The same day, San Francisco city supervisors Hillary Ronen, Ahsha Safai and Vallie Brown endorsed the strike and urged Mayor London Breed to do the same. The mayor responded by offering to meet with leaders of UNITE HERE Local 2 union this week, stating, “As a longtime supporter of organized labor, I support the rights of workers to organize, collectively bargain, and advocate for better wages and benefits.”

Kevin De Leon, the Democratic Party’s nominee to replace the hated US Senator Dianne Feinstein, made a token visit to the Marriott picket lines, as did local San Francisco Democrats Sandra Lee Fewer and Aaron Peskin.

Far from speaking for workers, the Democrats, no less than the Republicans, have overseen more than a decade of declining worker living standards even as they handed over trillions of dollars to bailout the Wall Street banks. In Illinois, the unions are backing billionaire gubernatorial candidate JB Pritzker, one of the heirs to the Hyatt Hotel fortune. The Chicago-based Pritzkers—who played a prominent role in Obama’s rise to the White House—are notorious for their attacks on hotel workers.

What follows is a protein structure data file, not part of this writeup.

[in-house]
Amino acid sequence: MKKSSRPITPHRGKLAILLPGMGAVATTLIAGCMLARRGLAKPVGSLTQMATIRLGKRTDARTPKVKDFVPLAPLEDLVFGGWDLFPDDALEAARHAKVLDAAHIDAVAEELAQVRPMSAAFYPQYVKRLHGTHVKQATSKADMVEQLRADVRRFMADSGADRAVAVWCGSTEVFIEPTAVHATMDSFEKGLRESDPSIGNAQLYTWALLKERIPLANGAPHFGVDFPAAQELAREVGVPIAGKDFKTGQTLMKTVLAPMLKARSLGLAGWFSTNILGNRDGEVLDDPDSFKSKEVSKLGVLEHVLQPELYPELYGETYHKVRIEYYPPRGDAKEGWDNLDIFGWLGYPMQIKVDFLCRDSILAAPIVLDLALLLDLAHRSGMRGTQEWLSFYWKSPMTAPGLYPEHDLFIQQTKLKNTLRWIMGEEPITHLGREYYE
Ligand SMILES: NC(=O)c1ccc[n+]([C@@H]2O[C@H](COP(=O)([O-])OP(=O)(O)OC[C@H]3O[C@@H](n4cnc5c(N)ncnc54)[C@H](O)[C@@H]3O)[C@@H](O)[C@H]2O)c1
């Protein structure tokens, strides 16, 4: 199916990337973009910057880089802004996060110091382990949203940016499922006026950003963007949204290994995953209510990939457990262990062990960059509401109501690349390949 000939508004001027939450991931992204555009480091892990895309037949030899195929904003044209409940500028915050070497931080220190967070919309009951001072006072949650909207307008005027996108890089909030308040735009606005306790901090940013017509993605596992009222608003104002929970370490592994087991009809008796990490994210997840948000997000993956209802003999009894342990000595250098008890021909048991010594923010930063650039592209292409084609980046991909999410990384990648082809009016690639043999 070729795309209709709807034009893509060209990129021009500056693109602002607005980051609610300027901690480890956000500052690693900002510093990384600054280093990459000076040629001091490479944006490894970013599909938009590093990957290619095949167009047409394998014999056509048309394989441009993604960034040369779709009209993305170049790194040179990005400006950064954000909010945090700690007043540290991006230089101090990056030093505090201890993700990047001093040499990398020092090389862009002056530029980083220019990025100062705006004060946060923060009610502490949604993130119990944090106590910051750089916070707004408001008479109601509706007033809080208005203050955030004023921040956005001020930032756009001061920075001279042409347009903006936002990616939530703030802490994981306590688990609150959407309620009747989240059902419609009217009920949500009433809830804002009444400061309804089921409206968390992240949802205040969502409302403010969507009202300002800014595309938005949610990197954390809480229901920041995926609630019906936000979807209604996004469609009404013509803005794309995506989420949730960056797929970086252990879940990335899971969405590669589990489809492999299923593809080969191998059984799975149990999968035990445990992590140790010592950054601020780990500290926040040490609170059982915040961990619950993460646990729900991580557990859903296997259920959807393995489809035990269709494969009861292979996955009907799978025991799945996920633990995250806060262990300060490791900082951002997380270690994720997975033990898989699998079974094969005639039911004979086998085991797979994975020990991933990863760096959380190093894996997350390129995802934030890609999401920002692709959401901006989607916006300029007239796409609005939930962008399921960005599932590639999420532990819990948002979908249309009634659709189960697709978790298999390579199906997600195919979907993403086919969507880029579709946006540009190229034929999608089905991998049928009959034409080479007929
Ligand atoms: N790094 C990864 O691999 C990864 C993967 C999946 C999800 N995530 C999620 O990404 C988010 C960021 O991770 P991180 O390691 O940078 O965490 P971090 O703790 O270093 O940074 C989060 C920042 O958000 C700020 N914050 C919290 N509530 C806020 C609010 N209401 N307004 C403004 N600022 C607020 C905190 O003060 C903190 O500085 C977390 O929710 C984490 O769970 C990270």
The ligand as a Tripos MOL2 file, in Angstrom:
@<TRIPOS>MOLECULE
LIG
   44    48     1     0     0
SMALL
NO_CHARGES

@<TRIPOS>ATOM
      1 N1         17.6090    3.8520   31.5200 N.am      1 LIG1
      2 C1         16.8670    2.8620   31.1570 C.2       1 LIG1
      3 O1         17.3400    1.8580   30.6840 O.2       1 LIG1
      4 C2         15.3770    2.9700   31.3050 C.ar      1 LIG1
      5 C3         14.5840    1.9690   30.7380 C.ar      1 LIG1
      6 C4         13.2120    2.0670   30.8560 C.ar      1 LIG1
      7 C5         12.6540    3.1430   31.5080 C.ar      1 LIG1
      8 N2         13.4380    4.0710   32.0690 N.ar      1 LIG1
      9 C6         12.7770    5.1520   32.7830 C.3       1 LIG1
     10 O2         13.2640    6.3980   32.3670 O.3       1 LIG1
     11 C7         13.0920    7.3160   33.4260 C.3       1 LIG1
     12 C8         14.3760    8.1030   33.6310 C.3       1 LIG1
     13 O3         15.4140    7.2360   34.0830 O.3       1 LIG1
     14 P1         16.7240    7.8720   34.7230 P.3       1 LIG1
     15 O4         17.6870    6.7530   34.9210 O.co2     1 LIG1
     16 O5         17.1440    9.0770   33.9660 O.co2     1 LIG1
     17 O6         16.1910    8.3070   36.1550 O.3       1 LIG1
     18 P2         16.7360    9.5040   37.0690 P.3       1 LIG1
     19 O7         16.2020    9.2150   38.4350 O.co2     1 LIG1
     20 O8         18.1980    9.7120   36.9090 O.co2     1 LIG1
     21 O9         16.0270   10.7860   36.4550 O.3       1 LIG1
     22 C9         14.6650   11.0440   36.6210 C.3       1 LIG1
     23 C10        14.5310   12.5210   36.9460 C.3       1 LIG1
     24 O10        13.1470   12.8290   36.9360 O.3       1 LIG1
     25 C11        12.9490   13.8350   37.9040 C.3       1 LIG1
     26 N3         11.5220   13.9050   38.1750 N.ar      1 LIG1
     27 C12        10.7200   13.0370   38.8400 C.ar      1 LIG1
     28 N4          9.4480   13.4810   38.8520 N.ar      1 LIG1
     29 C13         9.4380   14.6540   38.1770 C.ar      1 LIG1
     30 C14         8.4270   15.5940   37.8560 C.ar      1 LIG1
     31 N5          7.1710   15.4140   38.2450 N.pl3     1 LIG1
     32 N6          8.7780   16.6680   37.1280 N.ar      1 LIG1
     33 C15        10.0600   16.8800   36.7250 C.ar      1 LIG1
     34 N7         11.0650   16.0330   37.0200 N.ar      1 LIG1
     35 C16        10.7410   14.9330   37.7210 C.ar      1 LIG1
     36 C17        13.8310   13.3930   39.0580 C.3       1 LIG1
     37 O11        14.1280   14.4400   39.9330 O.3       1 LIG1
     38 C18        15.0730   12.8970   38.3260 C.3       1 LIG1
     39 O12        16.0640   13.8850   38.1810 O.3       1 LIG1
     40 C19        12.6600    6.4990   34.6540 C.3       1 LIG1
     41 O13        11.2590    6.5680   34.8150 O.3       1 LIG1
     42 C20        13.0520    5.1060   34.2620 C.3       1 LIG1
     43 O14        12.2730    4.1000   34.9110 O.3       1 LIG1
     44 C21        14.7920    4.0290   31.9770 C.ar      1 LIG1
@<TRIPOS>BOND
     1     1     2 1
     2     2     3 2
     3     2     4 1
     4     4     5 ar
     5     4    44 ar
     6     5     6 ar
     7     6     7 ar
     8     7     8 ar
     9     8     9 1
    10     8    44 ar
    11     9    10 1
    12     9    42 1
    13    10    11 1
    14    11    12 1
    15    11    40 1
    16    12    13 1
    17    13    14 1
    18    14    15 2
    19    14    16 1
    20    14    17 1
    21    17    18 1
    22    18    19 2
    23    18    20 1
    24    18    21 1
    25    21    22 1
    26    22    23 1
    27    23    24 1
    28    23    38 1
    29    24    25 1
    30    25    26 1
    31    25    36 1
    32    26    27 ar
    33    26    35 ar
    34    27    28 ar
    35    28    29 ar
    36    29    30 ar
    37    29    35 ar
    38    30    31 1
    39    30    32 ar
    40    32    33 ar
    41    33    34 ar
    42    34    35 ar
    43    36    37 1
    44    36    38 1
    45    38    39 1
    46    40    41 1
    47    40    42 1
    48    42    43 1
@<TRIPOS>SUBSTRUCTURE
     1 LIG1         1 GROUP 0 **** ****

In contrast to the union, workers are determined to fight. To take this battle forward, hotel workers need to form rank-and-file committees, independent of the union, to fight for the shutdown of the entire hotel industry. These committees should reach out to other sections of workers—at UPS, Amazon, teachers in Los Angeles and other cities—and fight to develop a common struggle against the corporate giants and the two big business parties that defend them.